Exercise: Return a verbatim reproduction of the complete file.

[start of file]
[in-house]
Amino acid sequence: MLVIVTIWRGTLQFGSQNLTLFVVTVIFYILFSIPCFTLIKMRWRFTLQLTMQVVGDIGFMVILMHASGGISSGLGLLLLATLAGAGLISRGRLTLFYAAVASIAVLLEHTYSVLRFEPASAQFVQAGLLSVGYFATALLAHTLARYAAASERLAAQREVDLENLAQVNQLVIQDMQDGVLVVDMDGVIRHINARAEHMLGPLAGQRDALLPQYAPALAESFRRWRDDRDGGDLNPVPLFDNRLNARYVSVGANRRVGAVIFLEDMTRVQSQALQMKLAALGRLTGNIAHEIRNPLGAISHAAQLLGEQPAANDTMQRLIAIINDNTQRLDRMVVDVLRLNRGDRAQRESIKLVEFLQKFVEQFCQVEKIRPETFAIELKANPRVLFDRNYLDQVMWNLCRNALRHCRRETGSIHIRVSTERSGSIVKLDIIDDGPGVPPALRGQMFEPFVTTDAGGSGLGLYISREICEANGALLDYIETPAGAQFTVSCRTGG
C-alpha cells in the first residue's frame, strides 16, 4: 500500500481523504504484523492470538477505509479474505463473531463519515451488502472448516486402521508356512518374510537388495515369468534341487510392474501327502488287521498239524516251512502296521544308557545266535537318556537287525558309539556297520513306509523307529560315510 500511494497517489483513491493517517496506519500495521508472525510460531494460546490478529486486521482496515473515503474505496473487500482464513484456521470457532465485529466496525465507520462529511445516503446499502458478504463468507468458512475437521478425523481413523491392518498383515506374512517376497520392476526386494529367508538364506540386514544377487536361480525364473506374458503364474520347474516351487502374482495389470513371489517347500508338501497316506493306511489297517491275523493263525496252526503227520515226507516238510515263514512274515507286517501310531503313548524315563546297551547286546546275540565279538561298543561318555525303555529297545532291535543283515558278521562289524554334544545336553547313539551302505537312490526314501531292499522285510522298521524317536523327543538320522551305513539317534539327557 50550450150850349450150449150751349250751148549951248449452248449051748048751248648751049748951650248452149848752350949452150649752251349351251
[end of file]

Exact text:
[in-house]
Amino acid sequence: MLVIVTIWRGTLQFGSQNLTLFVVTVIFYILFSIPCFTLIKMRWRFTLQLTMQVVGDIGFMVILMHASGGISSGLGLLLLATLAGAGLISRGRLTLFYAAVASIAVLLEHTYSVLRFEPASAQFVQAGLLSVGYFATALLAHTLARYAAASERLAAQREVDLENLAQVNQLVIQDMQDGVLVVDMDGVIRHINARAEHMLGPLAGQRDALLPQYAPALAESFRRWRDDRDGGDLNPVPLFDNRLNARYVSVGANRRVGAVIFLEDMTRVQSQALQMKLAALGRLTGNIAHEIRNPLGAISHAAQLLGEQPAANDTMQRLIAIINDNTQRLDRMVVDVLRLNRGDRAQRESIKLVEFLQKFVEQFCQVEKIRPETFAIELKANPRVLFDRNYLDQVMWNLCRNALRHCRRETGSIHIRVSTERSGSIVKLDIIDDGPGVPPALRGQMFEPFVTTDAGGSGLGLYISREICEANGALLDYIETPAGAQFTVSCRTGG
C-alpha cells in the first residue's frame, strides 16, 4: 500500500481523504504484523492470538477505509479474505463473531463519515451488502472448516486402521508356512518374510537388495515369468534341487510392474501327502488287521498239524516251512502296521544308557545266535537318556537287525558309539556297520513306509523307529560315510 500511494497517489483513491493517517496506519500495521508472525510460531494460546490478529486486521482496515473515503474505496473487500482464513484456521470457532465485529466496525465507520462529511445516503446499502458478504463468507468458512475437521478425523481413523491392518498383515506374512517376497520392476526386494529367508538364506540386514544377487536361480525364473506374458503364474520347474516351487502374482495389470513371489517347500508338501497316506493306511489297517491275523493263525496252526503227520515226507516238510515263514512274515507286517501310531503313548524315563546297551547286546546275540565279538561298543561318555525303555529297545532291535543283515558278521562289524554334544545336553547313539551302505537312490526314501531292499522285510522298521524317536523327543538320522551305513539317534539327557 50550450150850349450150449150751349250751148549951248449452248449051748048751248648751049748951650248452149848752350949452150649752251349351251